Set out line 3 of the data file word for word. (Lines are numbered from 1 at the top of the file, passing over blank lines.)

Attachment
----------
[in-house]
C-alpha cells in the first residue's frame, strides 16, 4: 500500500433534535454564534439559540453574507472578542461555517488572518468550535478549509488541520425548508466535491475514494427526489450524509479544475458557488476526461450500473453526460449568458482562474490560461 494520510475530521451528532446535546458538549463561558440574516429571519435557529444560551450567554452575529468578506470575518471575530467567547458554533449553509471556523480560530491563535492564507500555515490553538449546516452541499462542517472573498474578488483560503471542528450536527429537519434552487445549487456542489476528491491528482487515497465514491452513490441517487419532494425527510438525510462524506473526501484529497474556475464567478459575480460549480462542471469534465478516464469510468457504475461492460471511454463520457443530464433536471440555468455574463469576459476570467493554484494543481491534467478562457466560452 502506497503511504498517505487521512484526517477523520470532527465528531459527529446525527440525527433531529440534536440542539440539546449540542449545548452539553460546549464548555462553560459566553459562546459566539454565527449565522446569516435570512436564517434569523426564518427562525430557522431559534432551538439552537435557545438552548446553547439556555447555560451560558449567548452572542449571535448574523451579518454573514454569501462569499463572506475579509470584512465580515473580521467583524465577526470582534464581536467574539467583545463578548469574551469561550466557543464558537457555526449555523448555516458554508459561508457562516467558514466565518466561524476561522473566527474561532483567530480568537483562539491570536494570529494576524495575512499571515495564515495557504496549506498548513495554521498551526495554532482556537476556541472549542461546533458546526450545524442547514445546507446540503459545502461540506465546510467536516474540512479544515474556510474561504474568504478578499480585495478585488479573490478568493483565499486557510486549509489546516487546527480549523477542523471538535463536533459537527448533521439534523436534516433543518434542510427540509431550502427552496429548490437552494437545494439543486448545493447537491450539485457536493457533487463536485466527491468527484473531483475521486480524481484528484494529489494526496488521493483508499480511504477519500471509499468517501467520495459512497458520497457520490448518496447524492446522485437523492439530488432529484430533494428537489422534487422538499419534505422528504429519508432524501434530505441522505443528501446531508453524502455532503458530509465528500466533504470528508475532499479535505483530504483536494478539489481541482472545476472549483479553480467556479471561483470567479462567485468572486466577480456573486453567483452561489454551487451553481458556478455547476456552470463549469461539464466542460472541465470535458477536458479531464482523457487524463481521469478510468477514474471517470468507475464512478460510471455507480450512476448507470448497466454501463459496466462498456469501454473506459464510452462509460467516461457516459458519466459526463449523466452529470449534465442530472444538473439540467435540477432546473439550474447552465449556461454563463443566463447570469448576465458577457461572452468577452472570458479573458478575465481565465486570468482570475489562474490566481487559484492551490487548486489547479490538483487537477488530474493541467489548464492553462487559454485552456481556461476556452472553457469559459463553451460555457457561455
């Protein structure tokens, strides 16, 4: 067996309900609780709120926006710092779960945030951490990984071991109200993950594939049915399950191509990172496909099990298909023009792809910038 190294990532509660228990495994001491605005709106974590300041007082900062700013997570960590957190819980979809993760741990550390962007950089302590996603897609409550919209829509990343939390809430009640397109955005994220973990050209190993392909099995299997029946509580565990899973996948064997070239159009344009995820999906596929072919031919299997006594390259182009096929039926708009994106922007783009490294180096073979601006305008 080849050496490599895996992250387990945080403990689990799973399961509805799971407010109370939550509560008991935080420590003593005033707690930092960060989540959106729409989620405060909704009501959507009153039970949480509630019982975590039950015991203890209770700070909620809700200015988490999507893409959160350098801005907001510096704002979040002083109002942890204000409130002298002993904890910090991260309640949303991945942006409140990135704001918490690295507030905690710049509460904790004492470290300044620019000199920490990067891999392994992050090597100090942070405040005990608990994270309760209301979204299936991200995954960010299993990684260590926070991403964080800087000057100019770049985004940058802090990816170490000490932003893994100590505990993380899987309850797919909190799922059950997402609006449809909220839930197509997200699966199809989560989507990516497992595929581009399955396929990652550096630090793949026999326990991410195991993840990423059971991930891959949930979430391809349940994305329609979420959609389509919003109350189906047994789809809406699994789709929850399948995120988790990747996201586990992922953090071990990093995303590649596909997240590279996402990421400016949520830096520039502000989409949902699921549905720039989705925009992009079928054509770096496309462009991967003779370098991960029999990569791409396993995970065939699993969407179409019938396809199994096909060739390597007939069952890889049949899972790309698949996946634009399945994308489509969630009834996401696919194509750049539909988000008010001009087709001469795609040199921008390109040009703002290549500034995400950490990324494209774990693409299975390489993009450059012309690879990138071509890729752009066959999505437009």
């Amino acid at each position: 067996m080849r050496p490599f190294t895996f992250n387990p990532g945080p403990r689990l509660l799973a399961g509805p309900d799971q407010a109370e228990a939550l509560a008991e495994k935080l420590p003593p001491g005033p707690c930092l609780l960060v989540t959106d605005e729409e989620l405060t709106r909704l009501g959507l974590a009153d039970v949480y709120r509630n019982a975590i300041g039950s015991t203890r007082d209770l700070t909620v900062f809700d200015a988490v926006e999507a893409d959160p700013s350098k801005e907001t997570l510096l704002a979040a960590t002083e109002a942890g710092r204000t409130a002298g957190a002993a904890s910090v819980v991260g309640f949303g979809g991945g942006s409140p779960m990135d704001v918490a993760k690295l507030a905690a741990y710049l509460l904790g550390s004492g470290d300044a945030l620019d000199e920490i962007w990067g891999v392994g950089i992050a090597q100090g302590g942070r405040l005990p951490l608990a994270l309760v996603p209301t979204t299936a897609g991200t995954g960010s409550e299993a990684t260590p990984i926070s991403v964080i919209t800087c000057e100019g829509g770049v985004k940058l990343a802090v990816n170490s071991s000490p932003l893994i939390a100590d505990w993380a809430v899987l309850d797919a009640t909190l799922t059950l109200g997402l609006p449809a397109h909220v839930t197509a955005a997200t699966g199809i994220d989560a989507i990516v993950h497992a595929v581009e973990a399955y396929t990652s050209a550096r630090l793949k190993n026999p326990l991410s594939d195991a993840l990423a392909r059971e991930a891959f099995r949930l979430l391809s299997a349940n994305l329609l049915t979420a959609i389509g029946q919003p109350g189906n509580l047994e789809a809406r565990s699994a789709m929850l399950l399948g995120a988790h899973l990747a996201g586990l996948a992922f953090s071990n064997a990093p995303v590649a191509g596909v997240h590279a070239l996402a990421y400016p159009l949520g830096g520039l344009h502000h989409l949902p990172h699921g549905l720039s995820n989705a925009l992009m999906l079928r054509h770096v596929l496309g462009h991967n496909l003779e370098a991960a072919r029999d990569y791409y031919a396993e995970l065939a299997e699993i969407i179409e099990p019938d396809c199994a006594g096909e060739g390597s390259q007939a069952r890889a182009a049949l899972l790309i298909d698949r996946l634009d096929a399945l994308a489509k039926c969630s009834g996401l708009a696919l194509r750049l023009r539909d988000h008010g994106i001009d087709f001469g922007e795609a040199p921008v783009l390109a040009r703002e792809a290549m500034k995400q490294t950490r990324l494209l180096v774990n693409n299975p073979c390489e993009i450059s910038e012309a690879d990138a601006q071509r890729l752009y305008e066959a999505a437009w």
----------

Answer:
């Protein structure tokens, strides 16, 4: 067996309900609780709120926006710092779960945030951490990984071991109200993950594939049915399950191509990172496909099990298909023009792809910038 190294990532509660228990495994001491605005709106974590300041007082900062700013997570960590957190819980979809993760741990550390962007950089302590996603897609409550919209829509990343939390809430009640397109955005994220973990050209190993392909099995299997029946509580565990899973996948064997070239159009344009995820999906596929072919031919299997006594390259182009096929039926708009994106922007783009490294180096073979601006305008 080849050496490599895996992250387990945080403990689990799973399961509805799971407010109370939550509560008991935080420590003593005033707690930092960060989540959106729409989620405060909704009501959507009153039970949480509630019982975590039950015991203890209770700070909620809700200015988490999507893409959160350098801005907001510096704002979040002083109002942890204000409130002298002993904890910090991260309640949303991945942006409140990135704001918490690295507030905690710049509460904790004492470290300044620019000199920490990067891999392994992050090597100090942070405040005990608990994270309760209301979204299936991200995954960010299993990684260590926070991403964080800087000057100019770049985004940058802090990816170490000490932003893994100590505990993380899987309850797919909190799922059950997402609006449809909220839930197509997200699966199809989560989507990516497992595929581009399955396929990652550096630090793949026999326990991410195991993840990423059971991930891959949930979430391809349940994305329609979420959609389509919003109350189906047994789809809406699994789709929850399948995120988790990747996201586990992922953090071990990093995303590649596909997240590279996402990421400016949520830096520039502000989409949902699921549905720039989705925009992009079928054509770096496309462009991967003779370098991960029999990569791409396993995970065939699993969407179409019938396809199994096909060739390597007939069952890889049949899972790309698949996946634009399945994308489509969630009834996401696919194509750049539909988000008010001009087709001469795609040199921008390109040009703002290549500034995400950490990324494209774990693409299975390489993009450059012309690879990138071509890729752009066959999505437009």